The Government Of Pennsylvania Rules: ‘Unborn Children Are Not Human Beings, Therefore Taking Drugs While Pregnant Is Not Child Abuse.’

By Theodore Shoebat

The government of Pennsylvania has ruled that taking drugs while pregnant is not child abuse. The premise of the argument entails the insidious belief that unborn children are not human beings and therefore have no rights. As we read in one report from the Daily Item:

A state lawmaker wants the Legislature to make drug use while pregnant child abuse after the state Supreme Court announced that existing law doesn’t allow county authorities to use drug use alone as the cause of an abuse determination.

The Pennsylvania Supreme Court ruled on Dec. 28 that mothers who use illegal drugs while pregnant cannot be charged with abuse of their newly born children under the state’s child protection law.

Sen. Donald White, R-Indiana County, called the court’s decision “truly disturbing. He said intends to get legislation correcting it passed in the new legislative session.

The court’s ruling essentially found that Pennsylvania’s Child Protective Services Law does not recognize fetuses as children. Pennsylvania is one of 27 states that doesn’t consider drug use while pregnant child abuse, according to an analysis by the Guttmacher Institute, a think tank that studies reproductive health issues. Among nearby states, only Ohio treats drug use while pregnant as abuse, according to the group.

In the case at the heart of the December Supreme Court ruling, an unnamed Clinton County mother reportedly used opioid pain medication and marijuana during her pregnancy.

When the baby was born in January, 2017, the mom had marijuana and prescription medicine for treating opioid addiction in her system, according to a summary included in the Supreme Court’s decision. The baby ended up being in the hospital for 19 days, being treated for drug withdrawal.

In the decision, Justice Christine Donohue noted that under Pennsylvania’s child abuse law, “not every person who harms or injures a child is a perpetrator of ‘child abuse.’”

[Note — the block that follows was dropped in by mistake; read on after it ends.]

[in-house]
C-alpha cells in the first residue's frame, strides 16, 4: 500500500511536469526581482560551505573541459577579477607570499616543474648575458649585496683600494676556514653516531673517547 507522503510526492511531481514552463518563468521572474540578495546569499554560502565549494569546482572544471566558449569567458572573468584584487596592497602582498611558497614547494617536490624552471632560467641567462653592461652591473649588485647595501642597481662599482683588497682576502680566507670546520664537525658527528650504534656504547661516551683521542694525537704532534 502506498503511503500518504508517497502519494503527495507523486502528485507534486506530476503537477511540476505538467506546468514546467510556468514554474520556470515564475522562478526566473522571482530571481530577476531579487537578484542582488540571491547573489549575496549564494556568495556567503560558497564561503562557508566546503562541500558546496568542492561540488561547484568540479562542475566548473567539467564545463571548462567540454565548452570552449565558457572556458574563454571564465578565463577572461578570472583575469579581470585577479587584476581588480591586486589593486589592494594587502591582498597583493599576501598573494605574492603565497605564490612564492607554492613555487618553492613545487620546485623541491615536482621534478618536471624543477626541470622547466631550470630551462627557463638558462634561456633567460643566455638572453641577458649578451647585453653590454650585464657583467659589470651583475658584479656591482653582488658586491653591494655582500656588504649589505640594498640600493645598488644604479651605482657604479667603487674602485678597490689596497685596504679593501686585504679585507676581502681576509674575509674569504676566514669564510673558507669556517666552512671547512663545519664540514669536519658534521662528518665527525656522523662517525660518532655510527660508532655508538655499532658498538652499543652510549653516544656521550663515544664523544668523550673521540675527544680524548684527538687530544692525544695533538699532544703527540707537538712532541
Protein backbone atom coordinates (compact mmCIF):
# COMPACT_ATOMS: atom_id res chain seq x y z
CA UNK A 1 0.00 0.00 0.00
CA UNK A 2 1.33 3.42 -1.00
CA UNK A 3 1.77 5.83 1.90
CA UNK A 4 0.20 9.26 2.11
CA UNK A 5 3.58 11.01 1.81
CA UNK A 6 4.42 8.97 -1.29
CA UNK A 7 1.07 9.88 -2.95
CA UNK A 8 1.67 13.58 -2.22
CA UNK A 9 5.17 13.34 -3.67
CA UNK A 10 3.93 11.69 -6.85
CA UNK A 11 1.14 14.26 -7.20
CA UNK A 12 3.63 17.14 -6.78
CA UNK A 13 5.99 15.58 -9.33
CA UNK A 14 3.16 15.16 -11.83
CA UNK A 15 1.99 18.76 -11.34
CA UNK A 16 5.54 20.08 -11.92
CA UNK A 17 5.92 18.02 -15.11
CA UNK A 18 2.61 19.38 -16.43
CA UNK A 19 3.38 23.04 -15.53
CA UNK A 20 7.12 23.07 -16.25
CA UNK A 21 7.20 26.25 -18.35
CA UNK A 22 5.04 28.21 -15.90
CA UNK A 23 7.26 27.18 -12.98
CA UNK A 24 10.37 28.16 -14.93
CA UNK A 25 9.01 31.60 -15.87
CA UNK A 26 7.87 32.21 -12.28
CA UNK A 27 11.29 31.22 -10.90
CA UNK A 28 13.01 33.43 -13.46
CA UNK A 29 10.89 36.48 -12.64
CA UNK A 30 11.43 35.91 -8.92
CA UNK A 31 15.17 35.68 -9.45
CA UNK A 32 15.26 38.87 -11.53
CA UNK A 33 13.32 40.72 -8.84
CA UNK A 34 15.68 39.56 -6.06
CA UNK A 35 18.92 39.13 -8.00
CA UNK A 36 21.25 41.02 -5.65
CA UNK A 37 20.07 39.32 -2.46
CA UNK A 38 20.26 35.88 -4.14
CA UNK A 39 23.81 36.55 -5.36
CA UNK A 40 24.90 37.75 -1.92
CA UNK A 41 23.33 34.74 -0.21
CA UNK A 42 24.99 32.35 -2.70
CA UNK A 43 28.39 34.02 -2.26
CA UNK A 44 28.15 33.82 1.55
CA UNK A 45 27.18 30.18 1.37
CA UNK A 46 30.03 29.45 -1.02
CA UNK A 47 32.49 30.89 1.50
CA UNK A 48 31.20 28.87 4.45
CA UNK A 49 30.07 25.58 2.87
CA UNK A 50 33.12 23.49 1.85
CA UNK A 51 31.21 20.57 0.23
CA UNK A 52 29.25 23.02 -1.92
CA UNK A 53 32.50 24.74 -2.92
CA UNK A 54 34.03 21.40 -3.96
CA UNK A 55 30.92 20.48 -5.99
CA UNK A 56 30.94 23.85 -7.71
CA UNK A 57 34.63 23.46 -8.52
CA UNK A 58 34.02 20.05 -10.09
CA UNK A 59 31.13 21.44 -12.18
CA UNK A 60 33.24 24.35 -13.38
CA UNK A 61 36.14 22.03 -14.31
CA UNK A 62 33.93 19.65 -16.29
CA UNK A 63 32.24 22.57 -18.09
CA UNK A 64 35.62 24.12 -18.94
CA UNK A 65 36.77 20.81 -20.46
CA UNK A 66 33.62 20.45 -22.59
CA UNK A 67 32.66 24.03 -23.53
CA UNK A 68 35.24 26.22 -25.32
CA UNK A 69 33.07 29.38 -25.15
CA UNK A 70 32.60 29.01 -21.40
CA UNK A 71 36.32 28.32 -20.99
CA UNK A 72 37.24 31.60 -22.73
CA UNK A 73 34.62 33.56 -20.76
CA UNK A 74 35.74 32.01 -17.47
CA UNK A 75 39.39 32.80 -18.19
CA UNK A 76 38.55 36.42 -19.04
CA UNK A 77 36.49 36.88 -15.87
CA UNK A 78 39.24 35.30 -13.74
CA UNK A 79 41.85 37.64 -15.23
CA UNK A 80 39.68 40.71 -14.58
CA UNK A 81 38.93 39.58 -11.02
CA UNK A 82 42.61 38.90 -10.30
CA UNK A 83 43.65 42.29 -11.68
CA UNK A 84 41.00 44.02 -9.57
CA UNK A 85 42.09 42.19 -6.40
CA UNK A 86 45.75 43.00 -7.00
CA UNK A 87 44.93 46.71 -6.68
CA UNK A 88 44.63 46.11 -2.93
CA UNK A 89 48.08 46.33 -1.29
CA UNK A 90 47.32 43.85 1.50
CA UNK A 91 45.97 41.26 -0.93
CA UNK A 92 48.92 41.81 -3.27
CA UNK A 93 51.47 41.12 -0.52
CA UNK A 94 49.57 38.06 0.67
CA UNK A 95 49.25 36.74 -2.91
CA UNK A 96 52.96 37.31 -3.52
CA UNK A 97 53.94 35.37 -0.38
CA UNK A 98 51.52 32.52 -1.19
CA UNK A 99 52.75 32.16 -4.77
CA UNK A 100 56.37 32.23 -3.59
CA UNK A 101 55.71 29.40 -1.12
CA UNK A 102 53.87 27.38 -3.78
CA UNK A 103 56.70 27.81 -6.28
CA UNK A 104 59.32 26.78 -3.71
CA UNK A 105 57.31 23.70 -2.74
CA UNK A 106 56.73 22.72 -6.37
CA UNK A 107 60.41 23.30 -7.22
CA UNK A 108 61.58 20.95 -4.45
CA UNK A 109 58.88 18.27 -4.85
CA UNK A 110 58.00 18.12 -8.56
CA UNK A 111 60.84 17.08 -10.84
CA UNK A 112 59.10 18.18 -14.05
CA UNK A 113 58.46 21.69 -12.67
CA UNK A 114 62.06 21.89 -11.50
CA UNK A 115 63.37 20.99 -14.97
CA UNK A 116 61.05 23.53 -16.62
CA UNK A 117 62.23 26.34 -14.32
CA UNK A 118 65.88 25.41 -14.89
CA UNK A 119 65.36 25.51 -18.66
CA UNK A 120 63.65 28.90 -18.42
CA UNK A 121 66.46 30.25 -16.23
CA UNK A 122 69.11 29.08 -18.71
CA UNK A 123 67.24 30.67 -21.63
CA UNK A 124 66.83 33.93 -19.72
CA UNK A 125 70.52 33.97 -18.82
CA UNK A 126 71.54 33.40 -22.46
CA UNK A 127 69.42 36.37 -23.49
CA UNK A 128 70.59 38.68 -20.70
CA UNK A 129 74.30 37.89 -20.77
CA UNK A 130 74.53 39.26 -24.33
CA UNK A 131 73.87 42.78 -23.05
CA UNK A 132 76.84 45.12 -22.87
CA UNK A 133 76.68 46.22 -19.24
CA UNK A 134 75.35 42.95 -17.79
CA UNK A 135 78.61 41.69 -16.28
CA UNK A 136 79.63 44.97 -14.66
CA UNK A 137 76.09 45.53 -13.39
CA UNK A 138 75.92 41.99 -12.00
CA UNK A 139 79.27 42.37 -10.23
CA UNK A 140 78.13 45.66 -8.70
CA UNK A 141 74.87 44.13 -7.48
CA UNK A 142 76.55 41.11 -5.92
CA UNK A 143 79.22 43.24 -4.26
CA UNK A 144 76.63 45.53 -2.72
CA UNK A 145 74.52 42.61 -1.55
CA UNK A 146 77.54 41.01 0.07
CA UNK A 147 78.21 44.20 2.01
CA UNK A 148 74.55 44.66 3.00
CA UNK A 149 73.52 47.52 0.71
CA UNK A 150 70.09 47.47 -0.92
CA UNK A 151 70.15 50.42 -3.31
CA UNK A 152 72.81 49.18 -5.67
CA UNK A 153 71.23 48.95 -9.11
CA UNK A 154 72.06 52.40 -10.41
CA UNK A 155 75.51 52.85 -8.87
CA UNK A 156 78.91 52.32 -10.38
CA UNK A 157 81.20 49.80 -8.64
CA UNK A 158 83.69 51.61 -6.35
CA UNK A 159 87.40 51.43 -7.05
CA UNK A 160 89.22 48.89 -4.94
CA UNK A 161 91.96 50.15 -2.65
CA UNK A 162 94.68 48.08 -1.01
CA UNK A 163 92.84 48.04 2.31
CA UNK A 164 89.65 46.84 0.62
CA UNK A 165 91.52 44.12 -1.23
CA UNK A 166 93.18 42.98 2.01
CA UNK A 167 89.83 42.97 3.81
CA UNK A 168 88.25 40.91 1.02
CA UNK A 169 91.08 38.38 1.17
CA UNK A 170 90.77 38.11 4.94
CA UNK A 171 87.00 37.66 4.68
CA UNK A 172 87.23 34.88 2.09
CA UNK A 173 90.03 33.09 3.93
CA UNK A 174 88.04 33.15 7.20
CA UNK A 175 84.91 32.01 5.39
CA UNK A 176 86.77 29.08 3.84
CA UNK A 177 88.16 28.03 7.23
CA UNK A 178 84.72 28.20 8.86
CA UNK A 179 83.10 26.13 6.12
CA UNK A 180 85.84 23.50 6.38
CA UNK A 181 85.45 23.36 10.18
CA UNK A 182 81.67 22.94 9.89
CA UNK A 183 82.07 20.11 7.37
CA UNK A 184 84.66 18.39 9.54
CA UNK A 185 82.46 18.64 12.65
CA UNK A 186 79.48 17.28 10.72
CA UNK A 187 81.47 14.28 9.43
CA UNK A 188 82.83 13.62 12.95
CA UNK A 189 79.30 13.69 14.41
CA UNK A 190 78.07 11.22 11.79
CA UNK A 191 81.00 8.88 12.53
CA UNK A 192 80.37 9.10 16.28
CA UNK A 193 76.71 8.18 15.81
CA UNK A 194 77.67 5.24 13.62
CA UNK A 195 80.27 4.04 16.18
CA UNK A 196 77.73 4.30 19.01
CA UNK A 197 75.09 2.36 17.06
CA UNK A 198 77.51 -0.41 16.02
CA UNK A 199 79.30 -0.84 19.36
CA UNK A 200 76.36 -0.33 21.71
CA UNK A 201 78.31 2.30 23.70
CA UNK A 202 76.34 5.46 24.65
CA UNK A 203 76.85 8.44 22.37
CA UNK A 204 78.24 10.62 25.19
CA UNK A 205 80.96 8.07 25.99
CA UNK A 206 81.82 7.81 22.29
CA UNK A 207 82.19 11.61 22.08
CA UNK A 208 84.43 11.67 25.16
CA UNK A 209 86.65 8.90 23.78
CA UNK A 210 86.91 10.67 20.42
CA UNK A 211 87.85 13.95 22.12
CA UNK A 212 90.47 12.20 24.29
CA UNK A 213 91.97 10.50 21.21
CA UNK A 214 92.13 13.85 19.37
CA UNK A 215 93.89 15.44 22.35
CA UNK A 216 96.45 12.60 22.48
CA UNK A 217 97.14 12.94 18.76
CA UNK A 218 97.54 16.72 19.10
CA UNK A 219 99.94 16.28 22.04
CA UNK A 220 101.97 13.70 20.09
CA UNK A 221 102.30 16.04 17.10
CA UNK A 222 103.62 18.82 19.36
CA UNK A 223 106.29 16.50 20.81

She added that the law specifically defines a child as an “individual under the age of 18.”

Her opinion concluded that under existing law, an unborn child doesn’t meet that definition and if the General Assembly had intended for unborn children to be included they would have passed legislation doing so.

“My bill will close the loophole in the law that was stressed by the Supreme Court,” White said in announcing his planned legislation. “A mother’s responsibility begins before her child is born and that should not be erased by a perceived ambiguity in the law.”

White has not formally introduced the legislation, but he’s indicated he intends to focus on illegal drug use. Critics of his plan suggested his proposal could open a Pandora’s box.

The legislation “would set a dangerous precedent wherein nearly any behavior while pregnant, from eating blue cheese to undergoing chemotherapy, could be considered child abuse,” said David Cohen, the attorney who argued the case before the Supreme Court on behalf of the mom.

Another concern is whether the legislation would include conduct by the mom before she realized she was pregnant, said Deb Beck, president of the Drug and Alcohol Service Provider Organizations of Pennsylvania. It would also be difficult to argue the state should make illegal drug use abuse without also considering the same approach for alcohol use while pregnant, she said.

Beck said she would rather see the state focus on efforts to get pregnant moms into treatment to overcome their addiction.

A number of advocacy groups have opposed the idea of considering drug use while pregnant a form of abuse. That opposition has largely out of concern that it would deter moms from seeking help if they fear repercussions from disclosing drug use.

Cohen said he doesn’t think the General Assembly should pass White’s proposed legislation. He noted lawmakers have had the opportunity to pass similar legislation in the past and declined to do so.